The Perfect Beer Every Time


The Pour Master Pro is a beer pouring robot, designed and built by a team of beer/robot lovers as their entry to the Red Bull’s Creation Contest. Pour Master keeps it simple (opposed to some of the other bar bots we have seen), it uses a modified kegerator and tap for the beer, and a few sensors which it uses to maintain its state and pour the perfect beer. The standard tower on the kegerator was replaced with a rack and pinion driven tower constructed using the Vex Robotics Design System, this allows the Pour Master to set its height to the size of any glass using a limit switch and a set of ultrasonic rangefinders.

For a perfect pour the beer must not spill over the side of the glass and needs a decent 3/4″ head, to manage this the Pour Master uses the ultrasonic rangefinder to detect the thickness and height of the head. The entire thing is controlled by an Arduino running a finite state machine which provides state feedback to the user with an LCD display. Check out the video after the break for their competition entry, now all you need is one robot to make the beer and why not another to drink it.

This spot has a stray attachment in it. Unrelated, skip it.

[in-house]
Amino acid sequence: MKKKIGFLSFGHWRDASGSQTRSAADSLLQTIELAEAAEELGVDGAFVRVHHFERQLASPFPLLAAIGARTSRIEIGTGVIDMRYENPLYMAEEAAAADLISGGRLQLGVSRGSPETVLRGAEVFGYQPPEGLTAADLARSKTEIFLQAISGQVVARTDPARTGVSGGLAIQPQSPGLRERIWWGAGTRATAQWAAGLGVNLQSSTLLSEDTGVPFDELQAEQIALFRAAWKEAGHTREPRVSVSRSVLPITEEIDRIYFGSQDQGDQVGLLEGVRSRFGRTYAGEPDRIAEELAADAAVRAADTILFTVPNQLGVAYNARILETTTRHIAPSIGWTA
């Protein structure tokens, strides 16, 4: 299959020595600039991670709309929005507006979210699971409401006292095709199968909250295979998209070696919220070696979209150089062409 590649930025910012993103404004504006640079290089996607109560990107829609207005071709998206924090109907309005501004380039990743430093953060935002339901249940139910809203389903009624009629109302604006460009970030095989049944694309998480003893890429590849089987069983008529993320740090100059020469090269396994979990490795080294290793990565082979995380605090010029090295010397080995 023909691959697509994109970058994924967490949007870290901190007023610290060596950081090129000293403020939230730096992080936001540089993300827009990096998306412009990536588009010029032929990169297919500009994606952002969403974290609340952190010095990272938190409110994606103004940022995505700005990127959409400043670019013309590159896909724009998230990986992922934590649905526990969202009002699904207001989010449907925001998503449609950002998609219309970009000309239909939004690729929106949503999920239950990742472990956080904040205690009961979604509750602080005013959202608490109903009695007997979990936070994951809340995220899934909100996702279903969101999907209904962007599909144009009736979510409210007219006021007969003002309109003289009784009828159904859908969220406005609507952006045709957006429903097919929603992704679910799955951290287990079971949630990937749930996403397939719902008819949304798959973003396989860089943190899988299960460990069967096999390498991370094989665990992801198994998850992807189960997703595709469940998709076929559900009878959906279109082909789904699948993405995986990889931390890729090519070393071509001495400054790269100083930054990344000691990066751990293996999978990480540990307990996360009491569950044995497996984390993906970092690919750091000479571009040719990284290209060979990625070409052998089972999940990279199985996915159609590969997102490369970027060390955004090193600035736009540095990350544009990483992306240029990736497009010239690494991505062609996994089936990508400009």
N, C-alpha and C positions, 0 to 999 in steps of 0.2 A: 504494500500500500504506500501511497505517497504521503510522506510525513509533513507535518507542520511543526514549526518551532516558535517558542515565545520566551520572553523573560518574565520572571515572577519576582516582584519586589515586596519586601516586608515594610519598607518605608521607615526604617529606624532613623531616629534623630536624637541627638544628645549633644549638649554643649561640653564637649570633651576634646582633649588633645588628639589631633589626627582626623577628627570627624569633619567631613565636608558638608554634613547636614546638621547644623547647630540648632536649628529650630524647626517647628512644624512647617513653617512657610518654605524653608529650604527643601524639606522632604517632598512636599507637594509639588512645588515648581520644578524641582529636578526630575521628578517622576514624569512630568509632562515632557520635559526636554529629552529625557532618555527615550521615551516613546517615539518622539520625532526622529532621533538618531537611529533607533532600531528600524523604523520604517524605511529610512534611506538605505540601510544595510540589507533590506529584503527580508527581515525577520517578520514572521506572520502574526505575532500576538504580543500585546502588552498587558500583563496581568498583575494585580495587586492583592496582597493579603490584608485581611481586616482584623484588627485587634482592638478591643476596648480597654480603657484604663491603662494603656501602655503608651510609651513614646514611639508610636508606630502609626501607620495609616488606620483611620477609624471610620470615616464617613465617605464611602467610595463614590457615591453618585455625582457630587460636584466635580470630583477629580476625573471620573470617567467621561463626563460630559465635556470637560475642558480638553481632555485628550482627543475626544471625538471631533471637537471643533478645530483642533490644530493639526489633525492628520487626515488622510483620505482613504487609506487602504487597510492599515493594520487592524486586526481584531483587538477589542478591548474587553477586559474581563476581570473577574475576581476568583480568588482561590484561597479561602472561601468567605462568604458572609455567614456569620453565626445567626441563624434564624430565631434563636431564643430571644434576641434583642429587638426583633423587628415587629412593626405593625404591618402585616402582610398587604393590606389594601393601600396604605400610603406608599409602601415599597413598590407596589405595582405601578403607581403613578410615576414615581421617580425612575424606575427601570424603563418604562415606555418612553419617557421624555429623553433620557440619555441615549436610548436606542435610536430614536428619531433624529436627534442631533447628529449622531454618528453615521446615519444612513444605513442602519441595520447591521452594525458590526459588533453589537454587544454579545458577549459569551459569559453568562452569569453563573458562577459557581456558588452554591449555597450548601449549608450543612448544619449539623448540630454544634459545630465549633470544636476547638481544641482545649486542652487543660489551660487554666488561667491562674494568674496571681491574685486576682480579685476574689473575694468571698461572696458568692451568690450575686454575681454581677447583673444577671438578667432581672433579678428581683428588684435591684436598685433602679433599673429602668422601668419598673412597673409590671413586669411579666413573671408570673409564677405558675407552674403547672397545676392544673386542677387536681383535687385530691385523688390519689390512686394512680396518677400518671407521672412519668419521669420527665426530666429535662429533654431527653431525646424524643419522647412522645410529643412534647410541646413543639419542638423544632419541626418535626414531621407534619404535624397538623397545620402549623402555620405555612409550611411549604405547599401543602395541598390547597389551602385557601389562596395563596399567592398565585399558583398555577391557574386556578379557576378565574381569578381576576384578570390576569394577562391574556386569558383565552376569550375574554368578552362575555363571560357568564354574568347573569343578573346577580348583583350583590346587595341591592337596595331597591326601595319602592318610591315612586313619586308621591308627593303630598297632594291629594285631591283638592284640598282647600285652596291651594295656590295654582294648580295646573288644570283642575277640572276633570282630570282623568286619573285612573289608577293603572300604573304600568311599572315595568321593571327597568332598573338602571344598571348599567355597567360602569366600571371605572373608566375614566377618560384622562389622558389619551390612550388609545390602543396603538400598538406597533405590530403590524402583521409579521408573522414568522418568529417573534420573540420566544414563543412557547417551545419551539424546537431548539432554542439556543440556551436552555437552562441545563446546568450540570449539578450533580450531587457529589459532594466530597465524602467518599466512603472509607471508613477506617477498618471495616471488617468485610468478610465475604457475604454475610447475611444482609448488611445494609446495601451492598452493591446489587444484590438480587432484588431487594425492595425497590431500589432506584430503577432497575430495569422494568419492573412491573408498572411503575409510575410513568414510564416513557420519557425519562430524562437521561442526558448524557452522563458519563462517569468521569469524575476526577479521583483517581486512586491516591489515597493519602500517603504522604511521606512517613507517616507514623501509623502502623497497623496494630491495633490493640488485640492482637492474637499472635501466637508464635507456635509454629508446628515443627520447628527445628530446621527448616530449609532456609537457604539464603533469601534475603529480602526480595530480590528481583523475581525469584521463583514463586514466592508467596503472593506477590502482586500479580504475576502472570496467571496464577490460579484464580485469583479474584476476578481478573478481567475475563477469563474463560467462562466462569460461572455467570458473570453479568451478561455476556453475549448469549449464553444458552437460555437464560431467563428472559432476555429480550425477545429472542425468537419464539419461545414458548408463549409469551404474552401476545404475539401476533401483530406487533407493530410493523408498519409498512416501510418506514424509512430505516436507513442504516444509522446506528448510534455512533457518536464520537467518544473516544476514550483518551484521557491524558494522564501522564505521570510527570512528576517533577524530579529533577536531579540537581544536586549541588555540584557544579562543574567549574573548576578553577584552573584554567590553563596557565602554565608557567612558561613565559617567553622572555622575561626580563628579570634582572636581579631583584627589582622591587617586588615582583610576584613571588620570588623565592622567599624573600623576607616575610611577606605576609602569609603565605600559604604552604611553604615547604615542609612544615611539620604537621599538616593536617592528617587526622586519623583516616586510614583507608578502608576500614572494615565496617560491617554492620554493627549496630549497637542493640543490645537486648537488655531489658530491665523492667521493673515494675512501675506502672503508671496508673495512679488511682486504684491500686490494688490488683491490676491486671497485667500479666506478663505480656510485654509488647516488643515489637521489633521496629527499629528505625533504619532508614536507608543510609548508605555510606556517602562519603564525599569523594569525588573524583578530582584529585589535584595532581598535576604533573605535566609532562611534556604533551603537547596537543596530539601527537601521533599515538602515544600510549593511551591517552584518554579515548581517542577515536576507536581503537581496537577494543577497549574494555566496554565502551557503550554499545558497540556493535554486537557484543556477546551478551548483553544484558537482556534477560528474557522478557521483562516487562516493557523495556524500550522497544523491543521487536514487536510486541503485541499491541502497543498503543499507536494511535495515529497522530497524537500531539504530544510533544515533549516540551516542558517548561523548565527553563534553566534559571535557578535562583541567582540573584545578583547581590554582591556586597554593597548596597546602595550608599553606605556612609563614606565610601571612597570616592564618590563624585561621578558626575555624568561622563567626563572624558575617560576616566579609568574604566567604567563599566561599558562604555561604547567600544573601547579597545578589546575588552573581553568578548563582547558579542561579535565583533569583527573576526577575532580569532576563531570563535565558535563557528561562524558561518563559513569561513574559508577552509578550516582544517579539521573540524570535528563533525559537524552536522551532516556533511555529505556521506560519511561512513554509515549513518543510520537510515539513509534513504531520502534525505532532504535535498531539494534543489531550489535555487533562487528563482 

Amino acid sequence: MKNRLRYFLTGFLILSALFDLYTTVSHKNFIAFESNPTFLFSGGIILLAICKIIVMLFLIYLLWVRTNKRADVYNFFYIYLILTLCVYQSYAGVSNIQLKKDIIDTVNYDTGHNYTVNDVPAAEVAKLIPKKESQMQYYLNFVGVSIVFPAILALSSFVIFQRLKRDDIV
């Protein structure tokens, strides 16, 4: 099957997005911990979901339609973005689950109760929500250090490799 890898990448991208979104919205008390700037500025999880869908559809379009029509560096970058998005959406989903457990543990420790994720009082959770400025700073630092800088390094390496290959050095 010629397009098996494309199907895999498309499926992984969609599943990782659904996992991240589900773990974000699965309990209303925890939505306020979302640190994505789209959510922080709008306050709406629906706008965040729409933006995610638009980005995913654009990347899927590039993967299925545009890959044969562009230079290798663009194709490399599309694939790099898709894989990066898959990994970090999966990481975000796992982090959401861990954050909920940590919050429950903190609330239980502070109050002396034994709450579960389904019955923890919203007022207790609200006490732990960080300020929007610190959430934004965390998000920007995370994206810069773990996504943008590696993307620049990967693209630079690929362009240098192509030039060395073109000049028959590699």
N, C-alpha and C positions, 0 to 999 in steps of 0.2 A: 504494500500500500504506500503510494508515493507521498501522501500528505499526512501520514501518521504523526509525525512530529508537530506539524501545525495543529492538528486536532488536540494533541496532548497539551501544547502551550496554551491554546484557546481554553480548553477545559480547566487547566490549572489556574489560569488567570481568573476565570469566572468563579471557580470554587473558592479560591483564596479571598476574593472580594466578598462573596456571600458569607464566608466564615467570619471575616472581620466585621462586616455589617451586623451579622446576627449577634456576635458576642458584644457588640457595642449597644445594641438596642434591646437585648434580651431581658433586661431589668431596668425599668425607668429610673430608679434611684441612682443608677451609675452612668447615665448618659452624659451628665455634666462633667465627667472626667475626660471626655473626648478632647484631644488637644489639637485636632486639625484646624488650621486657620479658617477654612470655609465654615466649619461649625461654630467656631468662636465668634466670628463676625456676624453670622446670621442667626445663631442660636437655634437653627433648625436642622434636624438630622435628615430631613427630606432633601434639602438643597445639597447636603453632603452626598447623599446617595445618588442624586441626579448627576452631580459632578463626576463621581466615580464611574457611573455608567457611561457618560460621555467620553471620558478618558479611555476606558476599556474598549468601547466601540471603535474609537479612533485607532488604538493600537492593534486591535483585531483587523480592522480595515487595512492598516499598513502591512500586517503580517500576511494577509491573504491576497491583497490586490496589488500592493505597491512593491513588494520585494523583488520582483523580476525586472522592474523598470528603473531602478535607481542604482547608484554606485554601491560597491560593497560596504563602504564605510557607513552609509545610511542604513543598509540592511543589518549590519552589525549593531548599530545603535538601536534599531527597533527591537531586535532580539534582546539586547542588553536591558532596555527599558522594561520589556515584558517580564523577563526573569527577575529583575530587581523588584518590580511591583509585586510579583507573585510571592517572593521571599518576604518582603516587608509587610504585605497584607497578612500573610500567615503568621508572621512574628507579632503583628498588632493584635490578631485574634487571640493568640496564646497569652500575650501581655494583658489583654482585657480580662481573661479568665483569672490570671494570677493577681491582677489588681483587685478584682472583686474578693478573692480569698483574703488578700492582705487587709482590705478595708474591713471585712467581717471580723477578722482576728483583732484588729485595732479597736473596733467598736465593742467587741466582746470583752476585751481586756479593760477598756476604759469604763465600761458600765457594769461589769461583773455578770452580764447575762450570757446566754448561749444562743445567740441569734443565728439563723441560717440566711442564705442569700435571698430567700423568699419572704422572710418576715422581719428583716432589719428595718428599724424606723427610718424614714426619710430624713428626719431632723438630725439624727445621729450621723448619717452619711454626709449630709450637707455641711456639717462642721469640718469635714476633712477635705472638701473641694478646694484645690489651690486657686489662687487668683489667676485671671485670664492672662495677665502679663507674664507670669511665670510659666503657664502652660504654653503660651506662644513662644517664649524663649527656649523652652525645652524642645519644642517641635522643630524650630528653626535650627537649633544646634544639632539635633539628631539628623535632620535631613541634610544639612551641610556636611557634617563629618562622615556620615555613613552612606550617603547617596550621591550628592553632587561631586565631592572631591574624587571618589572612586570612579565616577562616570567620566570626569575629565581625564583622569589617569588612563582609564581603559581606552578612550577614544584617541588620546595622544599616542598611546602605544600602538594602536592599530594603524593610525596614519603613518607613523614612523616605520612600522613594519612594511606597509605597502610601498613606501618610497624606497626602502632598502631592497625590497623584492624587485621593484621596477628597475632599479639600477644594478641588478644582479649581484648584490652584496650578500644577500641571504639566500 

26 thoughts on “The Perfect Beer Every Time

  1. That is awesome. Most people don’t like the foam, but any serious beer connoisseur will tell you that the head lets you taste extra ingredients that you wouldn’t otherwise detect, so it is important. I like how the stick that detects the height of the glass also serves to break the surface tension of the foam so that it won’t spill over the edge of the glass. Not sure if that was intentional or not.

  2. I think it should be able to tip the glass as it pours and change the angle according to the level of liquid. And have the option of drawing shapes in the head. (Eg. shamrock leaf)
    And a bit of a redesign on the pour switch.
    Other then that this is a quite well thought out hack. Well done (:

  3. Great idea. Is it still under development? I have a few observations. I mean them with no lack of respect of what the team has already accomplished, merely ways to improve it.